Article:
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Stand up and be seen

A big question for many workers is, “Self-promoting makes me cringe, so how do I make my value visible?” No one likes an office braggart, but you can’t keep working incredibly hard hoping effort alone will pay off in the long run.

Early in our careers, it’s straightforward: you work hard, get results and the rewards follow. Initial and secondary promotions aren’t difficult to come by. As a newbie, there’s generally more structure and people look out for you. They are attentive to your development and you’re rewarded for hard work.

Then comes the unspoken shift. Suddenly the formula of ‘hard work equals results’ doesn’t automatically result in recognition. People are slower to acknowledge your contribution. You acquire new and often demanding stakeholders who are hard to please; there’s management change and you find yourself in a bureaucratic minefield without navigation skills.

Intellectually and rationally, you know you’ve ‘progressed’ to a more competitive environment, but there’s no understanding how to cut through and get noticed.

For a start, step away from your desk and into the shared spaces. Remember the old saying, “Keep your head down and tail up”? The problem with this approach is that it translates to being glued to your cubicle, operating in a microcosm. You miss conversations that impact future decisions: critical market intelligence and other shifts in the political landscape.

And it gets worse. When you’re rooted to your seat, no one sees you. Your lack of physical visibility means you’re not even on the radar. Even grabbing coffee makes a huge difference. Who do you see? What do you hear and observe? Who connects with you? Moving through the office is a small but important way of making yourself and your value more visible.

You also need to engage with cutting-edge business and industry knowledge.  To better cultivate your relationship with potential future sponsors and advocates, always be equipped with something intelligent. Set yourself apart by displaying your business and industry knowledge. Hit them with a good question or share something you recently read. Be savvy. Use Google Alerts, follow thought leaders in your sector on Twitter, ask the senior bods what they read and subscribe to. Work smarter and become known for good quality conversations, so you can pitch yourself higher and command respect. These initiatives are guaranteed to lead to more.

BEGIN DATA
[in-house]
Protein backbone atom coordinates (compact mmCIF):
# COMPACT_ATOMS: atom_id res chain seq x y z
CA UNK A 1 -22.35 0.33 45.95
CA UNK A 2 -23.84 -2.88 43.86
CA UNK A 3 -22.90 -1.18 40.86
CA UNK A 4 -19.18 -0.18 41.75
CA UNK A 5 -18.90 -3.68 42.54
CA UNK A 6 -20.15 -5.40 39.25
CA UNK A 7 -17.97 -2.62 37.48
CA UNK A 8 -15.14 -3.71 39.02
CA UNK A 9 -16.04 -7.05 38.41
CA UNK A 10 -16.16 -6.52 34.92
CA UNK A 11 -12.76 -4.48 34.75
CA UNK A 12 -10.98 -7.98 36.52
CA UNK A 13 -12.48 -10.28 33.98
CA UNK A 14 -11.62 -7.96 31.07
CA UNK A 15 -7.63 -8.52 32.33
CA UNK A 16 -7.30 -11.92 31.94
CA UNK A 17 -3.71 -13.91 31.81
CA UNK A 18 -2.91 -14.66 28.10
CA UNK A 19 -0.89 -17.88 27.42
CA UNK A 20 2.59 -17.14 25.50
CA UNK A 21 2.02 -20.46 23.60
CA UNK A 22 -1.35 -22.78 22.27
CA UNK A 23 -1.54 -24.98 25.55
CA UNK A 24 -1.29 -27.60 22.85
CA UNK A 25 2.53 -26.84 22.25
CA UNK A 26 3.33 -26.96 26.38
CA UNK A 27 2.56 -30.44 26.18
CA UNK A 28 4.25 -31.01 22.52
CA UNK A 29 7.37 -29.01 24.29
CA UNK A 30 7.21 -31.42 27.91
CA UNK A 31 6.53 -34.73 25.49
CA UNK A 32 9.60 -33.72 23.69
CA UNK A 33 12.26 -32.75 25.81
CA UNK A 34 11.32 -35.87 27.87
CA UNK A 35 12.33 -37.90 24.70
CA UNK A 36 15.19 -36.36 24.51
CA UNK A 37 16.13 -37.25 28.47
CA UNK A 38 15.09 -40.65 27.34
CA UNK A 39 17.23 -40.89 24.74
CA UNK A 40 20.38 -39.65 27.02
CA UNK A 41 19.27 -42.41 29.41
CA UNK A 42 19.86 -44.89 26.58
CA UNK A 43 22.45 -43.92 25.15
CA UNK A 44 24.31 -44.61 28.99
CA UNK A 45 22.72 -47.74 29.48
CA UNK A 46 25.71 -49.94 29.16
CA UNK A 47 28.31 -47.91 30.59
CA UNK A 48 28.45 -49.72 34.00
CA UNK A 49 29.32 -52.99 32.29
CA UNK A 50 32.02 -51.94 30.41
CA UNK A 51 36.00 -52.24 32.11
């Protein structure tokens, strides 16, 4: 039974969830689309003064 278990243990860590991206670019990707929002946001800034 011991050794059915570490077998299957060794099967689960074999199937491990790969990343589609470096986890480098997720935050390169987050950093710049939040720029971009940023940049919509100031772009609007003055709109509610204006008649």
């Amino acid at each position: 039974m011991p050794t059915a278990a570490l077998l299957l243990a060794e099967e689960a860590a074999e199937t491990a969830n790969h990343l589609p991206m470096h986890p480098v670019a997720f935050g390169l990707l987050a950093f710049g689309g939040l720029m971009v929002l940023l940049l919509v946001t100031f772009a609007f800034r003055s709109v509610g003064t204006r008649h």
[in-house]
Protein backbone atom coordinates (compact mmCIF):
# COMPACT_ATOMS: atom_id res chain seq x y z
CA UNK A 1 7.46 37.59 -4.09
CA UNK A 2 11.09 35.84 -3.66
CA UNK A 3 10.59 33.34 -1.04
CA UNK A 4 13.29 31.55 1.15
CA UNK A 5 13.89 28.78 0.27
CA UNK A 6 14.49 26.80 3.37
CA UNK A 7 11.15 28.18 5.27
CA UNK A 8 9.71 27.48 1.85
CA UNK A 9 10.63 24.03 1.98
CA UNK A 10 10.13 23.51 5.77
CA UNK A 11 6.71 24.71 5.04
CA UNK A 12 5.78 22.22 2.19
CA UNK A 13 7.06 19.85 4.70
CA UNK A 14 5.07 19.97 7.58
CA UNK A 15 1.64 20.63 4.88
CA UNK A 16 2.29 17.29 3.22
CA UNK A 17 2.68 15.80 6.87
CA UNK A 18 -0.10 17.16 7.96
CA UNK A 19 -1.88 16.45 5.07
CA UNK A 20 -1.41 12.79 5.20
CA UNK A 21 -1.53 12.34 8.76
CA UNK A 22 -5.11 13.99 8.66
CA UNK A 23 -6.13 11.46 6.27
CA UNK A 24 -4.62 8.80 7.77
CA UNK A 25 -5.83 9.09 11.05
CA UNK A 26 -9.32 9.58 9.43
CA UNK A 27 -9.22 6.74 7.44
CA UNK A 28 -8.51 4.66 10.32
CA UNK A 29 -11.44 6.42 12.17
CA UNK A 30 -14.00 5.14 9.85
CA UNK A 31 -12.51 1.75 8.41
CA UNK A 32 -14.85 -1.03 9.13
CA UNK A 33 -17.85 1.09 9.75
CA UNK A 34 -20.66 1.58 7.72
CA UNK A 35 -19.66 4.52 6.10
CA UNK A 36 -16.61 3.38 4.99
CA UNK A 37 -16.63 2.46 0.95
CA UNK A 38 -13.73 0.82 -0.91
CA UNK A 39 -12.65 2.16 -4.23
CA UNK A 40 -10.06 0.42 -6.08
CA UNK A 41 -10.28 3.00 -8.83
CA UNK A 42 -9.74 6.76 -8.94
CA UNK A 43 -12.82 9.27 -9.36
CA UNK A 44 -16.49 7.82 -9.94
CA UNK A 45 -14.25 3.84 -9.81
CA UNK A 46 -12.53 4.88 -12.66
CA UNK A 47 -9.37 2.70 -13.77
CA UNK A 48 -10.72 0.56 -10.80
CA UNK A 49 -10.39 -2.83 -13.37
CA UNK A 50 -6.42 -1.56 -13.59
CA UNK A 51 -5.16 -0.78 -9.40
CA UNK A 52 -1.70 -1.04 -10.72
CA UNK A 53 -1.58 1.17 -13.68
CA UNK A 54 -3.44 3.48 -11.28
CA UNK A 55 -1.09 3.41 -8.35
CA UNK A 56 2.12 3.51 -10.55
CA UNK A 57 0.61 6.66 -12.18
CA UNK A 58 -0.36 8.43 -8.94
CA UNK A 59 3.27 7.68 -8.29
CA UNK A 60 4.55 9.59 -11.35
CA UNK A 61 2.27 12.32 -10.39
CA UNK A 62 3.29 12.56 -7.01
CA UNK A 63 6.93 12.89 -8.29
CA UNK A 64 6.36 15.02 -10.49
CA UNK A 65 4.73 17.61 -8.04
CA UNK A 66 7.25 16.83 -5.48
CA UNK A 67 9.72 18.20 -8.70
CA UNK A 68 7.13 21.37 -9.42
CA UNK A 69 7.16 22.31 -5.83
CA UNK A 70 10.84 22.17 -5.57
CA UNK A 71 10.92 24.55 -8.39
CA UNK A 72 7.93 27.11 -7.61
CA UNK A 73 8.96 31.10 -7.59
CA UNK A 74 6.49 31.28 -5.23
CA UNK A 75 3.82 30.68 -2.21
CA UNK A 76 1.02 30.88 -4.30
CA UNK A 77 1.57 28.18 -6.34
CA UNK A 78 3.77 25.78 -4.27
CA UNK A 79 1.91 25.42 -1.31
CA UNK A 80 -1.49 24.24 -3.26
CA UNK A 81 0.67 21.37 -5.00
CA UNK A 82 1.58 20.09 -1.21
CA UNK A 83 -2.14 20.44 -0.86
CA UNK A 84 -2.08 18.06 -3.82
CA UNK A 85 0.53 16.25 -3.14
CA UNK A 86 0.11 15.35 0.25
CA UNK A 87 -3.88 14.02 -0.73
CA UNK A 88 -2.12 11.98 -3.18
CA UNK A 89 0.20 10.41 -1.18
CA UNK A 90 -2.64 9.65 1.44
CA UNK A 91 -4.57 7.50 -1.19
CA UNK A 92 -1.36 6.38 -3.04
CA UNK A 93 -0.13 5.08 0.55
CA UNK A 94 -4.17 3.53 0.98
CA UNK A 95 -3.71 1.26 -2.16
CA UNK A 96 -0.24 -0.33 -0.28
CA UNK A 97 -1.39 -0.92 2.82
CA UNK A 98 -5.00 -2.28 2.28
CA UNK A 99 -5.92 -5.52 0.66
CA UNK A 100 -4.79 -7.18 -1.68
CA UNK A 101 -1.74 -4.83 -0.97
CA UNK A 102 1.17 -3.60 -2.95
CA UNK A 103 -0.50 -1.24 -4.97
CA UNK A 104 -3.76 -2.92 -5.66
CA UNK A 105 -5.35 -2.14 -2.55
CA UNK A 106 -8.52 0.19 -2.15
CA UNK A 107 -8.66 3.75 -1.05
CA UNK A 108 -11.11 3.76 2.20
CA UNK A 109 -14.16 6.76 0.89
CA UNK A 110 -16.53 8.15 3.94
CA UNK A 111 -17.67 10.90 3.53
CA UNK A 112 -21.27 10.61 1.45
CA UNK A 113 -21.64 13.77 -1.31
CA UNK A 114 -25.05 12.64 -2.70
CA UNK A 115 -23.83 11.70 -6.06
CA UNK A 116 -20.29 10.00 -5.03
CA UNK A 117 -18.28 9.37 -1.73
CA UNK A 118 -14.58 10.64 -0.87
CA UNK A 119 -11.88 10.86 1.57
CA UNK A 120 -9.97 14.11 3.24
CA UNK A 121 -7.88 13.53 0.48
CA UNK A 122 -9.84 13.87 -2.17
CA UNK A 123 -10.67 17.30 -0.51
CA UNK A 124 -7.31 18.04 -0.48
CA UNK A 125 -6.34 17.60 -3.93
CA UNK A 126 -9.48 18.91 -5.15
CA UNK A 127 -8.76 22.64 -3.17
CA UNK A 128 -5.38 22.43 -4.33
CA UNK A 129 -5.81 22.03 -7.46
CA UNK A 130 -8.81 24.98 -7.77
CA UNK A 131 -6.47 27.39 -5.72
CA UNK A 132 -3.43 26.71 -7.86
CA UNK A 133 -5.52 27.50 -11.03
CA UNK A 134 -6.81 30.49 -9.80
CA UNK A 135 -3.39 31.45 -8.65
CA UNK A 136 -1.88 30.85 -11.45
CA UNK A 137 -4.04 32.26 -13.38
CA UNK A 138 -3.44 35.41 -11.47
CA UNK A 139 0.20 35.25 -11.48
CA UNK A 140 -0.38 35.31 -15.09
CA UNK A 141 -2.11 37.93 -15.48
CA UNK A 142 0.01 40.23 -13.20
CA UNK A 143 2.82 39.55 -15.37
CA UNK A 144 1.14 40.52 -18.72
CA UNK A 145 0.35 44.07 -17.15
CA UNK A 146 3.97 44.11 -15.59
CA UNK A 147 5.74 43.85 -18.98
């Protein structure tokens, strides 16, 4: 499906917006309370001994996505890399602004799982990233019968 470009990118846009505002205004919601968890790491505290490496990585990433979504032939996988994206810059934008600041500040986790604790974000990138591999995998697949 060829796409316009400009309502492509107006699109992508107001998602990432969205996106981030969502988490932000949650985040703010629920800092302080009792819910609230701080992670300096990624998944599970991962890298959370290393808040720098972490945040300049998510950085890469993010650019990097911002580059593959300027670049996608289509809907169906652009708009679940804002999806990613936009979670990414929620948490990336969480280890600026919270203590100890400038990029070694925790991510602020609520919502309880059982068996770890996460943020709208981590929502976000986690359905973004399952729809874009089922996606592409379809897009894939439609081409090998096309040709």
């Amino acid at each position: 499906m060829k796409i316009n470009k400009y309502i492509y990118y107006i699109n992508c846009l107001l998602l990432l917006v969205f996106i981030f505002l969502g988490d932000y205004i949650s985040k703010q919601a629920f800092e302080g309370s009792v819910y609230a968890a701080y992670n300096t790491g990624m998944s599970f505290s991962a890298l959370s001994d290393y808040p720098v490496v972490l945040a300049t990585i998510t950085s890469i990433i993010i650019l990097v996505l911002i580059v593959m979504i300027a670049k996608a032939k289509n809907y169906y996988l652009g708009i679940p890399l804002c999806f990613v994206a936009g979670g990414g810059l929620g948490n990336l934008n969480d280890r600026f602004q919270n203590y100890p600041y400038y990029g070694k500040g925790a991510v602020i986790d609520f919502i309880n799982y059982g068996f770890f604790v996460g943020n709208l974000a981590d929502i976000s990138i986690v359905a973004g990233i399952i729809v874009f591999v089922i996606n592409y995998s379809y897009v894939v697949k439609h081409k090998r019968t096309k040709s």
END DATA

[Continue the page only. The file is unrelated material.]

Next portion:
Also utilise informal networking to seek out high-profile projects. If you take just 5% of your time each week to network and observe your workplace, what will you learn?

You’ll certainly develop a better insight into key decisions-makers, what makes them tick and where the next “stretch” or extensive projects might be. Stretch projects are precisely where your key skills are likely to be observed and recognised. By investing a fraction of your working week executing a ‘stretch strategy,’ you can achieve some initial influence and potentially score a part in a choice assignment.

In other words, based on a 50-hour week, those 2.5 hours spent networking with influencers could change your career, so take time to develop great relationships. Understanding and responding to new opportunities will always give you a competitive edge. Stretch assignments are a great way of showcasing your capabilities, and you’ll grow working alongside ambitious people. Create activities that showcase your worth, and always be equipped with knowledge and good quality conversation when opportunities with influencers land.

Remember: it’s your responsibility to make your value known. Trialling new ways of showcasing your skills and breaking engrained habits will help ensure the promotions keep coming.